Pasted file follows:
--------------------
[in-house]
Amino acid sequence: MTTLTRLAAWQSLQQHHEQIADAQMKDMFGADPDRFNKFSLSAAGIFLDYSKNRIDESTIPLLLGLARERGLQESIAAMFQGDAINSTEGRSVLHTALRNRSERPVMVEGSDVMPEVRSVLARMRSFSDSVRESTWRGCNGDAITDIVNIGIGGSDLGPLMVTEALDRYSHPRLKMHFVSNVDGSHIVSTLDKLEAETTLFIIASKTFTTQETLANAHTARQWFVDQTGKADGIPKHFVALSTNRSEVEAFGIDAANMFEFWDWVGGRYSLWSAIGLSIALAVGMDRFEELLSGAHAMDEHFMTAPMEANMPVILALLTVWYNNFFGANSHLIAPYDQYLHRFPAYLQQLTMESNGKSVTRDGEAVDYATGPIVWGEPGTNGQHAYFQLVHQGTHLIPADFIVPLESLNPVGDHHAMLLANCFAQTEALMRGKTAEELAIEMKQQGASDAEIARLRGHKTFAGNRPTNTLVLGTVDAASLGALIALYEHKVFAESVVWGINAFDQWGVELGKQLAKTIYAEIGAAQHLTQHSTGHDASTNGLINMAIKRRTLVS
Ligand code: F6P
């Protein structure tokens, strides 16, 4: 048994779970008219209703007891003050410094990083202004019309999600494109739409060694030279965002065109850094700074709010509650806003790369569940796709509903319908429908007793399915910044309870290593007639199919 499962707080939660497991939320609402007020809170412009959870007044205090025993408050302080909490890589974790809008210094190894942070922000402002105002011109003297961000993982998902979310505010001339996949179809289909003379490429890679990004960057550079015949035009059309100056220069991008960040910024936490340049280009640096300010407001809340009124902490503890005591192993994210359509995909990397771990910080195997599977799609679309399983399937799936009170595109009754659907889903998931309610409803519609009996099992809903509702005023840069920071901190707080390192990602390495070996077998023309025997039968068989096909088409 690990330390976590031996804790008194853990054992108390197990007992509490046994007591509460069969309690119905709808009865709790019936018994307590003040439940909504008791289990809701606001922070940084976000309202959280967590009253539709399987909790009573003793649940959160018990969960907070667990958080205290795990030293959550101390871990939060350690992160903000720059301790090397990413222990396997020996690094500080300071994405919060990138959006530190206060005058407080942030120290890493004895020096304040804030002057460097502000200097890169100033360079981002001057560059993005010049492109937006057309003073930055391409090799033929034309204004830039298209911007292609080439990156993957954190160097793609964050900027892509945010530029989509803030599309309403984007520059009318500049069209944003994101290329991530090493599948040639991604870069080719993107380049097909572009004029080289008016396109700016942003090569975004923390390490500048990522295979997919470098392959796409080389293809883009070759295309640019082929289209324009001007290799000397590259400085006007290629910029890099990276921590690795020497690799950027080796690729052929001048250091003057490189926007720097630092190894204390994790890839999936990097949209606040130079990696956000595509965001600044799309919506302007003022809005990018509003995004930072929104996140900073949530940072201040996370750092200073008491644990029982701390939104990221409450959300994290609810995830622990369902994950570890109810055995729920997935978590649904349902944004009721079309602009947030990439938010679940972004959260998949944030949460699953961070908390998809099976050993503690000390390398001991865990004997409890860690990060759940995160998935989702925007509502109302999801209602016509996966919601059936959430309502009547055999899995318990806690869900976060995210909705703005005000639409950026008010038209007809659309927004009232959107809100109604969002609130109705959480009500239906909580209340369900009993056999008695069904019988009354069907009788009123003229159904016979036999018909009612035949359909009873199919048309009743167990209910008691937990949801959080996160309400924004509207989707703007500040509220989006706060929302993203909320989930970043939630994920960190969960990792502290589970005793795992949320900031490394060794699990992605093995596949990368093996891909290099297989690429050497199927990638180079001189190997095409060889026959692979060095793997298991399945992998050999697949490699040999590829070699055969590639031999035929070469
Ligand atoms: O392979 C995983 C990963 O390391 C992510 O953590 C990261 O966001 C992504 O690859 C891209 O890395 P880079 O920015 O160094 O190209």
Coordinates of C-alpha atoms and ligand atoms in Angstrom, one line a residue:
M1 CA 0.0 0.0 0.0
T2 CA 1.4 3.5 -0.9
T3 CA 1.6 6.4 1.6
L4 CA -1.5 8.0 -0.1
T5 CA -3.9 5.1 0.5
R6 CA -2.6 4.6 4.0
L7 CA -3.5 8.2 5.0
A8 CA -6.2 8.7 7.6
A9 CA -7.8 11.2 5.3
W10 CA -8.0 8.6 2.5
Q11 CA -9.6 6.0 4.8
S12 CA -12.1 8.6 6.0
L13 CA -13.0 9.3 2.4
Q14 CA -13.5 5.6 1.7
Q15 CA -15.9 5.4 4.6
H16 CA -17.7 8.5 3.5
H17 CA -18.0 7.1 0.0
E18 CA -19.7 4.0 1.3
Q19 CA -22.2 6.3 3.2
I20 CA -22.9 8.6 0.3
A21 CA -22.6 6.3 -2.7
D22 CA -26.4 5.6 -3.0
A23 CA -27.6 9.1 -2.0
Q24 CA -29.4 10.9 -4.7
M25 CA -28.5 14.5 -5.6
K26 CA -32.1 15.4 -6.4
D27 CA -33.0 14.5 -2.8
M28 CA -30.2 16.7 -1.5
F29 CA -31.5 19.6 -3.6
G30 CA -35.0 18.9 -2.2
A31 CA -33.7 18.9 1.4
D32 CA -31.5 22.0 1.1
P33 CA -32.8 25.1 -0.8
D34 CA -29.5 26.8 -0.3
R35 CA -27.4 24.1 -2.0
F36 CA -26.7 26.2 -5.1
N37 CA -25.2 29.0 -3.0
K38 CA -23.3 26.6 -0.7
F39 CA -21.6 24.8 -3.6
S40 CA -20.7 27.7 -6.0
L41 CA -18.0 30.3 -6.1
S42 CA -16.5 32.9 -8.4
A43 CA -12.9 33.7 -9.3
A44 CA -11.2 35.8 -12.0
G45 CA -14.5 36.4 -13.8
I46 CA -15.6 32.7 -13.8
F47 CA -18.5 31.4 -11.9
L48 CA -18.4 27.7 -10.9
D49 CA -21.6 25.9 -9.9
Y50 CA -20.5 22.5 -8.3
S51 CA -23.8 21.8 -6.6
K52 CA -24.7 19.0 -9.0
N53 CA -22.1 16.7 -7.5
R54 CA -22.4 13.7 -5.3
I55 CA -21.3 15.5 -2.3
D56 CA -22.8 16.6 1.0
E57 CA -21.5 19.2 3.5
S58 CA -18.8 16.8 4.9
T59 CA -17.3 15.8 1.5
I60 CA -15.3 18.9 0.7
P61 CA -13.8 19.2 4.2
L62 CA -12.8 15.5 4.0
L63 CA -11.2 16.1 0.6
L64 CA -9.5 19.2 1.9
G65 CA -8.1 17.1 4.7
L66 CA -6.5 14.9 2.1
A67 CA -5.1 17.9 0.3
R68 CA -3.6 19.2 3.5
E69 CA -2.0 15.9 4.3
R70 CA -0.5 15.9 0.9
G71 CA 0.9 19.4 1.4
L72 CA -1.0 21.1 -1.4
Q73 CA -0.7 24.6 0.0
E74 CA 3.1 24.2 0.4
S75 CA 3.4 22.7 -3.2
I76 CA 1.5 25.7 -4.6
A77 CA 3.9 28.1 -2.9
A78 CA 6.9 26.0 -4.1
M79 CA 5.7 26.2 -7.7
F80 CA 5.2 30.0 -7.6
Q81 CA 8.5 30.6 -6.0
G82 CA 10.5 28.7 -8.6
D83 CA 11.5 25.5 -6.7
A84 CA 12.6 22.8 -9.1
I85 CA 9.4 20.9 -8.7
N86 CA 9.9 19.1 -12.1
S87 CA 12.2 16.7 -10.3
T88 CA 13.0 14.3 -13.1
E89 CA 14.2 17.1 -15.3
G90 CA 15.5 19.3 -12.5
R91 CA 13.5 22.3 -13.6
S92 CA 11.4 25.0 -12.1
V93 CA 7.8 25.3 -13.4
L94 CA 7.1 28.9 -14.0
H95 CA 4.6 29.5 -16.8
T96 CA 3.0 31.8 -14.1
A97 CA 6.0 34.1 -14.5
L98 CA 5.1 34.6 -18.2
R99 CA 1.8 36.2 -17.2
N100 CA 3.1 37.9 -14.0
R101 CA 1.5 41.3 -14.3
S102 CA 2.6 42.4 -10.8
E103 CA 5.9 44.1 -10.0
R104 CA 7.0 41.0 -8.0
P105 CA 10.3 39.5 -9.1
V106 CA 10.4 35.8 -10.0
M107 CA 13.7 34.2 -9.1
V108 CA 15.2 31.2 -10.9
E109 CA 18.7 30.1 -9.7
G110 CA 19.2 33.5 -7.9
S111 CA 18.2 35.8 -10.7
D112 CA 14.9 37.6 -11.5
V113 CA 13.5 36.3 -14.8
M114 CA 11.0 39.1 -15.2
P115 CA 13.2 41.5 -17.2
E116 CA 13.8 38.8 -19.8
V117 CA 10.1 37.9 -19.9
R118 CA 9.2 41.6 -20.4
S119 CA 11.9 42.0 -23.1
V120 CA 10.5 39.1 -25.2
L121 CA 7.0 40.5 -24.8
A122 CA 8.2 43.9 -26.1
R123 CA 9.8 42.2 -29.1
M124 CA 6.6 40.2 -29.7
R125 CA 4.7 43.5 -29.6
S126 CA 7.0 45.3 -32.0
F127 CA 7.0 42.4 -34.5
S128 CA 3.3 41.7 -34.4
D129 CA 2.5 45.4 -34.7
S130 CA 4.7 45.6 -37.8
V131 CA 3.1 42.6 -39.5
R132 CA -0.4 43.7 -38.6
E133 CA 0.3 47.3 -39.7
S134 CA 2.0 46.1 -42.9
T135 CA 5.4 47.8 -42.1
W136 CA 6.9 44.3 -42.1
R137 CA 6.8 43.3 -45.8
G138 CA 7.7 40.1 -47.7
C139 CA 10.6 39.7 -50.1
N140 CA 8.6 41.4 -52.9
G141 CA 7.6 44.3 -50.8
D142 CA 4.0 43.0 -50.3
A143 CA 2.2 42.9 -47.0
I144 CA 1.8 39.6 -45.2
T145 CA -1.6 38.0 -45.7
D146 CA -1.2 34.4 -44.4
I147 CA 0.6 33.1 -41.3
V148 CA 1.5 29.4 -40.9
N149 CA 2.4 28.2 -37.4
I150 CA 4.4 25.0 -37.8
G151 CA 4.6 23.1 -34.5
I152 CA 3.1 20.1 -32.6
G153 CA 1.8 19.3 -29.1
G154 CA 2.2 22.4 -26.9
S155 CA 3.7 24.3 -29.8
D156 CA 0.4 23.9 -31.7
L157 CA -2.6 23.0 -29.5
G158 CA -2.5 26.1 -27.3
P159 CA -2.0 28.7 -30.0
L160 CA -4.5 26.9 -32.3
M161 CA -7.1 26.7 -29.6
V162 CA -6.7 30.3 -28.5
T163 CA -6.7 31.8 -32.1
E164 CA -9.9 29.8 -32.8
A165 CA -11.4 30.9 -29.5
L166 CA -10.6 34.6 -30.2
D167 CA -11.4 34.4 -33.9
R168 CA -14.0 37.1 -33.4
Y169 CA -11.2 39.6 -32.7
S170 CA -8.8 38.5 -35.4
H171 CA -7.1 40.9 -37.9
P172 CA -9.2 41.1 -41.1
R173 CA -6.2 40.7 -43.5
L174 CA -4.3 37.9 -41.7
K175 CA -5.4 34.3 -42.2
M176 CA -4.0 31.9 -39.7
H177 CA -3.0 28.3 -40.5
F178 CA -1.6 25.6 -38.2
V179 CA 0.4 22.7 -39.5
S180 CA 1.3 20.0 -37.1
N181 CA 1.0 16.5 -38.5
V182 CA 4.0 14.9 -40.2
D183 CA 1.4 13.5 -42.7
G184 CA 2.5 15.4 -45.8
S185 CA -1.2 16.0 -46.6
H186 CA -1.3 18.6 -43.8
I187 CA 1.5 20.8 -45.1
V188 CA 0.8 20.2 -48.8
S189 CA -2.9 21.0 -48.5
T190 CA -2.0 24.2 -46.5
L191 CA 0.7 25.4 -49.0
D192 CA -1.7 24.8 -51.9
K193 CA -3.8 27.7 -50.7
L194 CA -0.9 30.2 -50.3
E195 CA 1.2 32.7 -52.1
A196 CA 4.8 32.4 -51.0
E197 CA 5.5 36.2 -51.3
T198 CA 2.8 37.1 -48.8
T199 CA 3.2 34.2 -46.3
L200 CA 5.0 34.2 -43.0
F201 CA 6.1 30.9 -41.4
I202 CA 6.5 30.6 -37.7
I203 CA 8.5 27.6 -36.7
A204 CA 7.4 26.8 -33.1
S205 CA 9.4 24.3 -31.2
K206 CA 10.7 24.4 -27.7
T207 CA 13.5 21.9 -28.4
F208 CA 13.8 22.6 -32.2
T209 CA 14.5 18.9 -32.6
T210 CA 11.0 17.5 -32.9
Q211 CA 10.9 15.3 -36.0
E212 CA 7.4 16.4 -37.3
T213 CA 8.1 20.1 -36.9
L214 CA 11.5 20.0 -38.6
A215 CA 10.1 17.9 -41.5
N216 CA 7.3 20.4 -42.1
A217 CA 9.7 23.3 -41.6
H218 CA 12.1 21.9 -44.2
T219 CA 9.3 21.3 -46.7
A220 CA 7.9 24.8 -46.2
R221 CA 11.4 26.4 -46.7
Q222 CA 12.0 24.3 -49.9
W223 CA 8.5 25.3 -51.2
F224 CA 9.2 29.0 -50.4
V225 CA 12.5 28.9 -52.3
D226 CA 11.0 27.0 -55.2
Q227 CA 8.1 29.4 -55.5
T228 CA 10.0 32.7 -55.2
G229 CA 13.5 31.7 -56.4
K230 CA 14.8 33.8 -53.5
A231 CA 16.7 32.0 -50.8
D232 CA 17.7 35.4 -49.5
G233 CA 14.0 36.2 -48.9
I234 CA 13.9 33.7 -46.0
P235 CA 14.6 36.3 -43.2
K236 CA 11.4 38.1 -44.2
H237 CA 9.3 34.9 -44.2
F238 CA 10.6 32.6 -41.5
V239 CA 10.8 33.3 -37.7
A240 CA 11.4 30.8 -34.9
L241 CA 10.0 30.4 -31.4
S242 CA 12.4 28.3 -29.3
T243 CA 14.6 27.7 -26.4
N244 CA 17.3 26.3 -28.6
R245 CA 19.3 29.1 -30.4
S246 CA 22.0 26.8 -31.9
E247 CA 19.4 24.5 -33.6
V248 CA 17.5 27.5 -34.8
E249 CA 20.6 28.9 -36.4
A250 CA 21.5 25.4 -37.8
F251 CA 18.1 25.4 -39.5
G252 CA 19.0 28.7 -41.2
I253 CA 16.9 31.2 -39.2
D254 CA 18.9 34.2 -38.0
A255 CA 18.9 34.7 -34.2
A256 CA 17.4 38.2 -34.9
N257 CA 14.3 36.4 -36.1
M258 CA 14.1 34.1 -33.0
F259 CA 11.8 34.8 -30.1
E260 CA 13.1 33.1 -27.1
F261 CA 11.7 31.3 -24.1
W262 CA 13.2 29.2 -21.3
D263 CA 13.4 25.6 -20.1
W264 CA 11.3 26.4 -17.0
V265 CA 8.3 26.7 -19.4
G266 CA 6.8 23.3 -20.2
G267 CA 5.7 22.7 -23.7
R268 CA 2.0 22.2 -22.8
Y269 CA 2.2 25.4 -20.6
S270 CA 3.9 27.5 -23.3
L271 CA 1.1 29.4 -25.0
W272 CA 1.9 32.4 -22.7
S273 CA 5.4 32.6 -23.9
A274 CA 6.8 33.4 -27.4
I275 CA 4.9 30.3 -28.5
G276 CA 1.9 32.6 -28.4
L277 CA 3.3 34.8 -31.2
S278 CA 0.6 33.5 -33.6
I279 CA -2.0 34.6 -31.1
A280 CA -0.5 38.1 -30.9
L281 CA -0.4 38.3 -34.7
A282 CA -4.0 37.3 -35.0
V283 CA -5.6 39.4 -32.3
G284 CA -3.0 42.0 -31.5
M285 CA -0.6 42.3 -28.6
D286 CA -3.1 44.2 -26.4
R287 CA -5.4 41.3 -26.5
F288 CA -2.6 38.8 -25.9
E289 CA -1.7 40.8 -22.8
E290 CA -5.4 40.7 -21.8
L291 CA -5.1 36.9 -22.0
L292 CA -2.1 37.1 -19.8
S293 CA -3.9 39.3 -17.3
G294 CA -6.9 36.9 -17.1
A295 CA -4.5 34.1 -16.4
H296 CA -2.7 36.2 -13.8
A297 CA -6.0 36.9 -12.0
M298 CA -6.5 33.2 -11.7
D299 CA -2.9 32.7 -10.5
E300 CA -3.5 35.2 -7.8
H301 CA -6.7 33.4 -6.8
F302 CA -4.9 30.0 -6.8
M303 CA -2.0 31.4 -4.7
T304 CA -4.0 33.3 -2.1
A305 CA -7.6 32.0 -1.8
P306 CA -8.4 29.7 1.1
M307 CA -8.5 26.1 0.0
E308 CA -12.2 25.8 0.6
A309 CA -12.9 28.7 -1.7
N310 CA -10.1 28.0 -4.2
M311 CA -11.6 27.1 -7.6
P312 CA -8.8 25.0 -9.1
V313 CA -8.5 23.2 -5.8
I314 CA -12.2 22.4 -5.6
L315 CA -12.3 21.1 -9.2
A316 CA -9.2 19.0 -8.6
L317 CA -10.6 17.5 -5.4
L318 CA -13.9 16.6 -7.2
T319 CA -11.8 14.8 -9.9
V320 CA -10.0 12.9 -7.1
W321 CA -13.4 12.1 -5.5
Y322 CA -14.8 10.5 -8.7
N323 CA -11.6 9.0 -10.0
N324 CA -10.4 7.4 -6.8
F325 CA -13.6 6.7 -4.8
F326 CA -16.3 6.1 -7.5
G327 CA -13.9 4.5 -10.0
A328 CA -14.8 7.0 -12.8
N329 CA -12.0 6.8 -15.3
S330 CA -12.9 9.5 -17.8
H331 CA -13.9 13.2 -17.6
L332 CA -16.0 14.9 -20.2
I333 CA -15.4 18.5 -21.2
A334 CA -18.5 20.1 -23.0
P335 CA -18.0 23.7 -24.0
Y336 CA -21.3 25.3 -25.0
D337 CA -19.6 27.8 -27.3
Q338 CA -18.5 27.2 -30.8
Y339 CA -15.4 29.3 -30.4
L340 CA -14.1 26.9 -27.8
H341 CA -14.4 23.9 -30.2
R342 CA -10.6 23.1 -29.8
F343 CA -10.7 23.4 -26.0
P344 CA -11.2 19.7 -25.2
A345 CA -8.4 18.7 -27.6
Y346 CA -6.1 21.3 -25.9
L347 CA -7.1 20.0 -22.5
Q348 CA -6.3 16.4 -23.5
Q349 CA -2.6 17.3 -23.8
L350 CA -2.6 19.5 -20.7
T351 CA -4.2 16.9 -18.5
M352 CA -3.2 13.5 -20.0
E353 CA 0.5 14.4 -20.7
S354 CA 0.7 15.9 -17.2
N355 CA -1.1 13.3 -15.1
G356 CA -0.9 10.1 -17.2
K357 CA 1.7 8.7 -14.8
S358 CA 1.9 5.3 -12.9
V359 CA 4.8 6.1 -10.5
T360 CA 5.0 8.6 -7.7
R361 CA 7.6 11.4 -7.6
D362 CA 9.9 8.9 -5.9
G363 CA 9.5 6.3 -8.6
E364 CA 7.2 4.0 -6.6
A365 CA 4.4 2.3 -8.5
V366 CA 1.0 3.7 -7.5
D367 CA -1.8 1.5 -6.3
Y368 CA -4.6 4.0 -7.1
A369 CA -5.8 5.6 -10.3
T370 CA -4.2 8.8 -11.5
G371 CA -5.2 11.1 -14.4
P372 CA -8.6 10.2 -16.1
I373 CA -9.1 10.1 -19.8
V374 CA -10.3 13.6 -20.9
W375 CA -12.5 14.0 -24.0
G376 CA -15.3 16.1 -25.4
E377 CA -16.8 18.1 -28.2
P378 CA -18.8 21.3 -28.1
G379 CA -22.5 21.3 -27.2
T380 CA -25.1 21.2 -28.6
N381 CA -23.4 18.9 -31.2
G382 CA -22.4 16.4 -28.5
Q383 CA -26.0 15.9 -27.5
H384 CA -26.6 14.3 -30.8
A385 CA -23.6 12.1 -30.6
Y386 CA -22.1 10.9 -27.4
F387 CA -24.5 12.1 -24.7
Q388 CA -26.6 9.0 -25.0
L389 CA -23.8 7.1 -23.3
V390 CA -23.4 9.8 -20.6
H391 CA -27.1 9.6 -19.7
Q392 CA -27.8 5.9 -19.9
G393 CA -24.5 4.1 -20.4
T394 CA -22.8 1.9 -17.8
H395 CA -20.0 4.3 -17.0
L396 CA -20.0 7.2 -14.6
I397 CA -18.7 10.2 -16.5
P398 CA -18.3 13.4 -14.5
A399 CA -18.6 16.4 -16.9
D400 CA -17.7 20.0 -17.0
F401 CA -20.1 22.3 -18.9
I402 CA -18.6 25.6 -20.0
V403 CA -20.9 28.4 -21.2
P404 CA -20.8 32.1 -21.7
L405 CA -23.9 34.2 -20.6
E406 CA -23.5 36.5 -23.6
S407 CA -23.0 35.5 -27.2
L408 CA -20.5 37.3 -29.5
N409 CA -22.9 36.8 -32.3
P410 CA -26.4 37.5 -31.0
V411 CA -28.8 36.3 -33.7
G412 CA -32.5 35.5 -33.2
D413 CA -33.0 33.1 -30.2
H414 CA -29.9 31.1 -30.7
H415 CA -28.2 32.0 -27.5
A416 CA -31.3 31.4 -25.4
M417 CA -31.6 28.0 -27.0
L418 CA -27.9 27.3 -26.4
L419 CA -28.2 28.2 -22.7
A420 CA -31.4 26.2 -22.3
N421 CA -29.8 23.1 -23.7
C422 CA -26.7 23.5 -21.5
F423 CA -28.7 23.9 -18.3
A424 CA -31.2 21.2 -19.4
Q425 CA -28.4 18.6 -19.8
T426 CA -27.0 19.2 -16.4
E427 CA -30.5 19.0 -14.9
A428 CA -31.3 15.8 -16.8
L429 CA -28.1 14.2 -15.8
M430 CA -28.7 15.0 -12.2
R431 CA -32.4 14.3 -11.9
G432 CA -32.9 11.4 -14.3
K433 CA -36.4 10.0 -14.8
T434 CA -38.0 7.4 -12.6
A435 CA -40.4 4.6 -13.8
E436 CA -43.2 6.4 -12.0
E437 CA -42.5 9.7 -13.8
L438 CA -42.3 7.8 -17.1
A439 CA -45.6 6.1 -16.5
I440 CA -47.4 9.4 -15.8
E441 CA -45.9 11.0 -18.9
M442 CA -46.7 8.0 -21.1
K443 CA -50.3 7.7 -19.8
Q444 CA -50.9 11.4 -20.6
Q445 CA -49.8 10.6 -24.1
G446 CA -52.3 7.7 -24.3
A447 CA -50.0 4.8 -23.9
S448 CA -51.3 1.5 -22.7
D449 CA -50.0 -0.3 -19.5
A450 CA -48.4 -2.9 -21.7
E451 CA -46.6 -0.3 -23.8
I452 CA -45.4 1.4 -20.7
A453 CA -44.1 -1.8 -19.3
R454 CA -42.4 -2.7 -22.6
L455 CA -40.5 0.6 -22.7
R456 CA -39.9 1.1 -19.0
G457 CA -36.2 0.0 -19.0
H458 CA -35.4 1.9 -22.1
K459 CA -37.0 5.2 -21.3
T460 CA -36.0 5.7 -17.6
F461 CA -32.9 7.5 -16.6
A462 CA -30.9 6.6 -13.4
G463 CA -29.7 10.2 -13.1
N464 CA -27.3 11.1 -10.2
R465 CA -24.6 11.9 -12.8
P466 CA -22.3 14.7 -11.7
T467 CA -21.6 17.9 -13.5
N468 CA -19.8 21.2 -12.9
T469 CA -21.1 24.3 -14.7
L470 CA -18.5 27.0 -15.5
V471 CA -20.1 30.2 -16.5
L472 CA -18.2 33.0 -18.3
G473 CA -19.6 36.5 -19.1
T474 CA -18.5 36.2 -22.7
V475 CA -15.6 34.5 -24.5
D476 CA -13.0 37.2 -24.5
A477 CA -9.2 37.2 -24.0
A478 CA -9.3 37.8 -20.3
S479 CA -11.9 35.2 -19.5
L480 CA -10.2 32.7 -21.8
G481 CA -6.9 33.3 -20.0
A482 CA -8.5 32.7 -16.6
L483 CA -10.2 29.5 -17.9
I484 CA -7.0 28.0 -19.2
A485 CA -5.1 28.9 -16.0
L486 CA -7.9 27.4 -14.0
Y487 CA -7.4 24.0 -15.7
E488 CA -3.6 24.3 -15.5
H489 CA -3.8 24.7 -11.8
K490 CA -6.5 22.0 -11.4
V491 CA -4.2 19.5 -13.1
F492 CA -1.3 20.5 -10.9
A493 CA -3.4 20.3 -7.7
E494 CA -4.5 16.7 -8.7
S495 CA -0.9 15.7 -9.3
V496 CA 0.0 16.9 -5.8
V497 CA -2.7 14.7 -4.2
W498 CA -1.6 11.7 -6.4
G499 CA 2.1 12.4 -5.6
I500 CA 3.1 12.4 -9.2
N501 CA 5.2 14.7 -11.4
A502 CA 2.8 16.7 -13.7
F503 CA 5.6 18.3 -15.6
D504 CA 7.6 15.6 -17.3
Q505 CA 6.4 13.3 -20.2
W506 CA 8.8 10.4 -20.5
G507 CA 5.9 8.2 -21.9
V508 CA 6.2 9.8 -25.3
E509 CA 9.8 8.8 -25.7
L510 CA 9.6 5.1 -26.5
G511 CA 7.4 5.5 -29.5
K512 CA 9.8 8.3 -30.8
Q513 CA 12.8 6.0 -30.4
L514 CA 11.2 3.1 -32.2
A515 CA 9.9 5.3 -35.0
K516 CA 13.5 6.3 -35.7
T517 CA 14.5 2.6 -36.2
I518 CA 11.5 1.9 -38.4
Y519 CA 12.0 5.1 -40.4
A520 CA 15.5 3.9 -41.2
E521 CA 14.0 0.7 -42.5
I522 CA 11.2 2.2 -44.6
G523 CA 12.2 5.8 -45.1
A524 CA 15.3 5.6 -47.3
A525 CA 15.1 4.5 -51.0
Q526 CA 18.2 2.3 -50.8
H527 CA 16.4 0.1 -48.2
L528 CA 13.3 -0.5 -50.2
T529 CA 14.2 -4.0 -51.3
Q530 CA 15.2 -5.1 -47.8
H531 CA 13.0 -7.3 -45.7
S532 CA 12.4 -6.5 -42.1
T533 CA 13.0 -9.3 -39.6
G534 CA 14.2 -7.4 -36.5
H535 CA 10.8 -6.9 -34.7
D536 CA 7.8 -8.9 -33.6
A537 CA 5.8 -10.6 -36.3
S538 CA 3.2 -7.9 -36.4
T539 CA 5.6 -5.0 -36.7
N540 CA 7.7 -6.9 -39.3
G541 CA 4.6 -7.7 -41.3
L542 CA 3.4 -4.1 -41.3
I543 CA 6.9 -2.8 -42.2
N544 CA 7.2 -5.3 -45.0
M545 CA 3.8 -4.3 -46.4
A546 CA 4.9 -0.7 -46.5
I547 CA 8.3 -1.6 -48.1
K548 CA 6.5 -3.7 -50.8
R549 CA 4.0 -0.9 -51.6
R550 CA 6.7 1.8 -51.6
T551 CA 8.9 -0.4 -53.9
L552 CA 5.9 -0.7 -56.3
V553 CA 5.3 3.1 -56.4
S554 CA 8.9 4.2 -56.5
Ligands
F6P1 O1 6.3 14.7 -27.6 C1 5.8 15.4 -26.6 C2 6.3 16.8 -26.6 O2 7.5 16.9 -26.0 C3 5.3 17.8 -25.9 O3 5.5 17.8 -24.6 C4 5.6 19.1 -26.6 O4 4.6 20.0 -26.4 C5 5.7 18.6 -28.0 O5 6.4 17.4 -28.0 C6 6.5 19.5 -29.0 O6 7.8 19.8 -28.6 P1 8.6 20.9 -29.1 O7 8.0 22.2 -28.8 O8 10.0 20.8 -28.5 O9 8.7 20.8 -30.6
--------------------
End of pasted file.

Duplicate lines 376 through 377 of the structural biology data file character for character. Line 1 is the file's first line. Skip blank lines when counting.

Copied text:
T370 CA -4.2 8.8 -11.5
G371 CA -5.2 11.1 -14.4